EROSION & SEDIMENT CONTROL
What is E & S?
PA Code, Title 25, Chapter 102 mandates that anyone engaged in "earth disturbance activities" must develop, implement, and maintain erosion control Best Management Practices (BMPs) to minimize the potential for accelerated erosion and sedimentation into Pennsylvania waterways. Locally, the VCD administers this program. An earth disturbance activity is defined as: a construction or other human activity which disturbs the surface of the land, including, but not limited to, clearing and grubbing, grading, excavations, embankments, land development, agriculture tiling and plowing, timber harvesting activities, road maintenance activities, mineral extraction, and the moving, depositing, stockpiling or storing of soil, rock, or earth minerals. These activities, which expose bare earth to the forces of nature including wind and water, present the opportunity for accelerated erosion (that erosion that would not normally happen without the influence of man) and the possibility of sediment deposition into streams and other bodies of water. That deposition is referred to as sediment pollution, which can be very harmful to aquatic ecosystems. Sediment pollution (also an example of non-point source pollution) can be harmful because it can:
1. Make it difficult for fish to breathe by clogging their gills.
2. It can cover fish eggs and gravel spawning nests.
3. Clouds the water and deprives plants the light needed for photosynthesis.
4. It can destroy food supply by covering aquatic insect habitat on the stream bottom.
5. Sediment can also carry other pollutants such as heavy metals, pesticides, and excess nutrients.
The goal of the program is to provide sufficient erosion control while the earth is exposed until such time that vegetation or some other impervious layer such as black-top can be re-established. Erosion control BMPs include items such as silt fence, hay bales, collection channels, sediment traps and basins, and ultimately permanent vegetation.
Are permits necessary?
The specific details of your earthmoving activity determine the level of regulatory influence on a project. Erosion control BMPs are required for any earth disturbance regardless of size. Once the disturbed acreage reaches 5000sqft (about 70ft by 70ft) those BMPs have to be set forth in a written Erosion & Sediment Control Plan. E&S Plans must be designed based on specific criteria set forth in the E&S Pollution Control Program Manual and kept on the site during construction. When the disturbed area reaches one (1) acre, projects are required to obtain permit coverage under the National Pollutant Discharge Elimination System (NPDES) Program. An NPDES permit is required to release stormwater discharges from the site during construction. A project of this size requires the written E&S Plan and associated permit documents to be reviewed by the Conservation District to assure consistency with the regulations. More specific information regarding your proposed earthmoving activity and the need for permits can be obtained by contacting the VCD.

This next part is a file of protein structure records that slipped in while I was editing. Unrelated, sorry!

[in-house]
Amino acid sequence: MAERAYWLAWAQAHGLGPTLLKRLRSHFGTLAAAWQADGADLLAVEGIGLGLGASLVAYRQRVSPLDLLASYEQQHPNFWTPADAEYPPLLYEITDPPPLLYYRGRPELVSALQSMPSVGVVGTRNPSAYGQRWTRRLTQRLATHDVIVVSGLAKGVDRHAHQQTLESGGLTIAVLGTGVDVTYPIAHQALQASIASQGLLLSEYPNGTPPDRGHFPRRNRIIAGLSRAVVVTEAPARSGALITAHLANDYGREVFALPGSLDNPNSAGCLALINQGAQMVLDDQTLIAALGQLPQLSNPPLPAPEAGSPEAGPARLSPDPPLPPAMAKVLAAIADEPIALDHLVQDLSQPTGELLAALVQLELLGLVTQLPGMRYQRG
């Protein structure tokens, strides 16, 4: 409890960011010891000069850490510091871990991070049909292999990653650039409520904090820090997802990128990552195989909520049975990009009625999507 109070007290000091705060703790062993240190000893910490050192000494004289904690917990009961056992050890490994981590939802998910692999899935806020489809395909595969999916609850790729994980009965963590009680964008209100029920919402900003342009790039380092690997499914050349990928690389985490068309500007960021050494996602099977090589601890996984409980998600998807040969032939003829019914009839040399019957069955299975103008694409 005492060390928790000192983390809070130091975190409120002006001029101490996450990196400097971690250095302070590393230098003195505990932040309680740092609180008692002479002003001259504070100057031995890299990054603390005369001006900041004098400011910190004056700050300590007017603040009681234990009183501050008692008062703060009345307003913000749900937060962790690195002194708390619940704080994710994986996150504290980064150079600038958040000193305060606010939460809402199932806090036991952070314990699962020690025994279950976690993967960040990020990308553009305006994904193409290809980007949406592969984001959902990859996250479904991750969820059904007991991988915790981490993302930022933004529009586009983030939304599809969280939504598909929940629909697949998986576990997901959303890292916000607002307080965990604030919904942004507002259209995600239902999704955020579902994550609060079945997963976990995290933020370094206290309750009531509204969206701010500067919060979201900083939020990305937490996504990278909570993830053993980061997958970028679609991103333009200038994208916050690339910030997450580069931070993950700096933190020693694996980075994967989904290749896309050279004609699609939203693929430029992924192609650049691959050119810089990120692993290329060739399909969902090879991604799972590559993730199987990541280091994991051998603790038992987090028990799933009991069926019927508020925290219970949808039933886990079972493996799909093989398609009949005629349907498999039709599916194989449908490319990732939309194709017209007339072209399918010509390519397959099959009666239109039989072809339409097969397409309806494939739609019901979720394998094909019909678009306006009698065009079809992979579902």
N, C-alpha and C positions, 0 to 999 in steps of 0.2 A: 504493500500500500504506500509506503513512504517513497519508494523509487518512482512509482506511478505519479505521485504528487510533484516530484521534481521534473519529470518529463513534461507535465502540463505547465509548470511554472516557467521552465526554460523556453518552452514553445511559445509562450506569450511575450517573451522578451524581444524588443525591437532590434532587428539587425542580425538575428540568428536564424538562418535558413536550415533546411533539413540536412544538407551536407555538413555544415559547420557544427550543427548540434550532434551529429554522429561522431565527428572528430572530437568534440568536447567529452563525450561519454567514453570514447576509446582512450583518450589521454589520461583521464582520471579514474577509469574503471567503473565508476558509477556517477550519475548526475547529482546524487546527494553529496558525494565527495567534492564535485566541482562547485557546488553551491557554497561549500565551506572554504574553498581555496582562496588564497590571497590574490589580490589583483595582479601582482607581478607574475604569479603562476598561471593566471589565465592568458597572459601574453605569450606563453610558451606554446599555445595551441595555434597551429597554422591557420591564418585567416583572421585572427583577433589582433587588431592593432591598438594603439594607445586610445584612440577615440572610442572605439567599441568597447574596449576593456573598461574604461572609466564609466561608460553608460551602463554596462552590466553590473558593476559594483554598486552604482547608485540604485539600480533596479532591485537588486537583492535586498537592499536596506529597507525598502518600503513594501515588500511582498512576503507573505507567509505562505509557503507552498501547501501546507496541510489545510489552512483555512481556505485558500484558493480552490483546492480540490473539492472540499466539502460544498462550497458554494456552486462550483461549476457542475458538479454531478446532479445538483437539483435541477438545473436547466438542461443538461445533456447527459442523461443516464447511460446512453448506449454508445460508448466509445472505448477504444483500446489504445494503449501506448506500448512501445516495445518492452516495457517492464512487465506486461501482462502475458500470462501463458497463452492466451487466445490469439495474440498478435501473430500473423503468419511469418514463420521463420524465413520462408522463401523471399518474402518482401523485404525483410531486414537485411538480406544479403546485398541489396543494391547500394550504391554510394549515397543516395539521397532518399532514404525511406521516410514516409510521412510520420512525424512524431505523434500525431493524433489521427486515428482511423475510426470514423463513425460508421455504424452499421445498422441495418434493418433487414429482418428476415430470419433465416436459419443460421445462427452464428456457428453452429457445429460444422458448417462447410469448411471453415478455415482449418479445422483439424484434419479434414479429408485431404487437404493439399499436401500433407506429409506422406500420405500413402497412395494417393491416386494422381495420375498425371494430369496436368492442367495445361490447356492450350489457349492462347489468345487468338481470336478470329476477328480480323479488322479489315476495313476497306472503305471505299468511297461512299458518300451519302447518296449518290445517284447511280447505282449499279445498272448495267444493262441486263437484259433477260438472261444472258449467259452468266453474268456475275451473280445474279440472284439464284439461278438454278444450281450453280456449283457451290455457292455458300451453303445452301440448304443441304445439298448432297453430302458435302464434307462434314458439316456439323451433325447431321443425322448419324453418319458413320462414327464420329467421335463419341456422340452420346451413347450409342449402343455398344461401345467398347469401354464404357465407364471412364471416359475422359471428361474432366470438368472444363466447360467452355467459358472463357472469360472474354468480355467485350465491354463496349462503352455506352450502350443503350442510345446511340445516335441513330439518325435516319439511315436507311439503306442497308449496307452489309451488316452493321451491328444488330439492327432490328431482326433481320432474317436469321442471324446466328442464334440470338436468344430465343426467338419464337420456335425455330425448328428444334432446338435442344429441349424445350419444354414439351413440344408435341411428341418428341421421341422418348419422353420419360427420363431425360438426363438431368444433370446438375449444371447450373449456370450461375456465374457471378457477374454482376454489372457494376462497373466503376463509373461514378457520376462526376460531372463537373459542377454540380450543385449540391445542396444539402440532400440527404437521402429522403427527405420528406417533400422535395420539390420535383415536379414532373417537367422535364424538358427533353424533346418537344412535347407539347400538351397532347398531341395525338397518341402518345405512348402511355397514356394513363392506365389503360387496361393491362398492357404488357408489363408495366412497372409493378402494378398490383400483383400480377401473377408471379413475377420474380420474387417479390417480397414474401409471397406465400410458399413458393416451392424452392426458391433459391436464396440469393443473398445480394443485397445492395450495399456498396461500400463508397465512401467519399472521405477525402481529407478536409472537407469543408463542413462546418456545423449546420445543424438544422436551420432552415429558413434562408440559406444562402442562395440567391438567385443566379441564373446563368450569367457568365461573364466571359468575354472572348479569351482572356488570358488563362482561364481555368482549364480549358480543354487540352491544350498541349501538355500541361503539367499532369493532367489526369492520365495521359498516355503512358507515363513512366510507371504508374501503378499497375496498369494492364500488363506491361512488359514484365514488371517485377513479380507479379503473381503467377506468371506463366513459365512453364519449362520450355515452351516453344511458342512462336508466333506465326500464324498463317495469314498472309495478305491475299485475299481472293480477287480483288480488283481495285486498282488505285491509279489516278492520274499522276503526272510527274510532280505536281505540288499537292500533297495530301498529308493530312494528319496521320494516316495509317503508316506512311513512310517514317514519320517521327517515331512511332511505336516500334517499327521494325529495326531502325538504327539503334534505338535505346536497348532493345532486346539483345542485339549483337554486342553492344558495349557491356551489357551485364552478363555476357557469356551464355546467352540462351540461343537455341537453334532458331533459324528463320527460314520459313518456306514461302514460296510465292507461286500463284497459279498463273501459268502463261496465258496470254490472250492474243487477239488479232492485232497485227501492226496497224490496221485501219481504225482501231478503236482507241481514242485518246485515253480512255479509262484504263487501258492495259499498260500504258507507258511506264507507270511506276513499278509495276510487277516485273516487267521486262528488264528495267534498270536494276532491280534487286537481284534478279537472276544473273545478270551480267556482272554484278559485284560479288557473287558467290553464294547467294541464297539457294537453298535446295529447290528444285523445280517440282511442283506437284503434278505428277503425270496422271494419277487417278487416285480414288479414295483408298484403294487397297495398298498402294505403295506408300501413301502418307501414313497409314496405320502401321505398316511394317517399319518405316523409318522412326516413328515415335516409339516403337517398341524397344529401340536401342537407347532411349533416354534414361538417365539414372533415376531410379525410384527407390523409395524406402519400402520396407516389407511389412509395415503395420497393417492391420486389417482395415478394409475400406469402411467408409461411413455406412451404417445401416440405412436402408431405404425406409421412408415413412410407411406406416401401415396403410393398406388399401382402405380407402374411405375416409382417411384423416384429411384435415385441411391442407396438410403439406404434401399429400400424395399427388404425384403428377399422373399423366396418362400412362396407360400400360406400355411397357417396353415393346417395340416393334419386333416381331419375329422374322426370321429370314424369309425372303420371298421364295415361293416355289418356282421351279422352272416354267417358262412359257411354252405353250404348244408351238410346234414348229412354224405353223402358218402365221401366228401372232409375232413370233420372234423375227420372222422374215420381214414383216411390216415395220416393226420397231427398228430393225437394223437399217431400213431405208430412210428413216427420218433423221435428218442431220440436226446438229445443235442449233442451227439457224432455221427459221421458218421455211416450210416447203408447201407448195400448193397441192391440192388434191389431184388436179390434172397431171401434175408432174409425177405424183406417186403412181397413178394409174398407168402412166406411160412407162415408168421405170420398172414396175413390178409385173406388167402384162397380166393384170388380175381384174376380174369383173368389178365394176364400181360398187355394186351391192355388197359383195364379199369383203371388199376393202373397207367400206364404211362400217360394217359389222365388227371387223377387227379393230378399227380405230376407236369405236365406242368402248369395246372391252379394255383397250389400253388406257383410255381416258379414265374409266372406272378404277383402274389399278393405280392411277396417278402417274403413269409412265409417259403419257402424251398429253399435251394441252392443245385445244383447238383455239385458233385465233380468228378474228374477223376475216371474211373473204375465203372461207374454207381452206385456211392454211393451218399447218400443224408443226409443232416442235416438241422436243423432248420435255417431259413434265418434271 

NPDES Permits are now required for activities from 1 or more acres. Since 2010, construction activities that proposed to disturb 1 or more acres of land have been required to obtain coverage under the National Pollutant Discharge Elimination System (NPDES) permit. The federally (EPA) mandated regulations aimed to better protect streams and other bodies of water from uncontrolled erosion and sediment pollution. In order to help local citizens better understand and comply with the regulations, the VCD agreed to administer the program a the county level (through the DEP). As of November 19th, 2010 the EPA has revised the regulations to now include any construction activities proposing to disturb between 1 acre or more.
Project requirements will still involve designing, implementing and maintaining an erosion & sediment (E&S) plan to minimize the potential of accelerated erosion & sedimentation. A new aspect however, requires the development of a Post Construction Stormwater Management Plan (PCSM). This plan must manage and treat stormwater leaving the site after construction is completed to protect water quality. Stormwater Best Management Practices (BMPs) should be used to maximize groundwater infiltration and protect the structural integrity of the receiving streams.
Projects located in High Quality (HQ) or Exceptional Value (EV) watersheds must have the PCSM plan reviewed by the DEP Soils and Waterways Section in Meadville or adequacy. EV and HQ watersheds in Venango County included Hemlock Creek, Dennison Run, Cherry Run, and Little Sandy Creek.
Farming operations, such as plowing and tilling, are exempt from permit requirements, provided they have a conservation plan developed and implement BMPs to reduce erosion.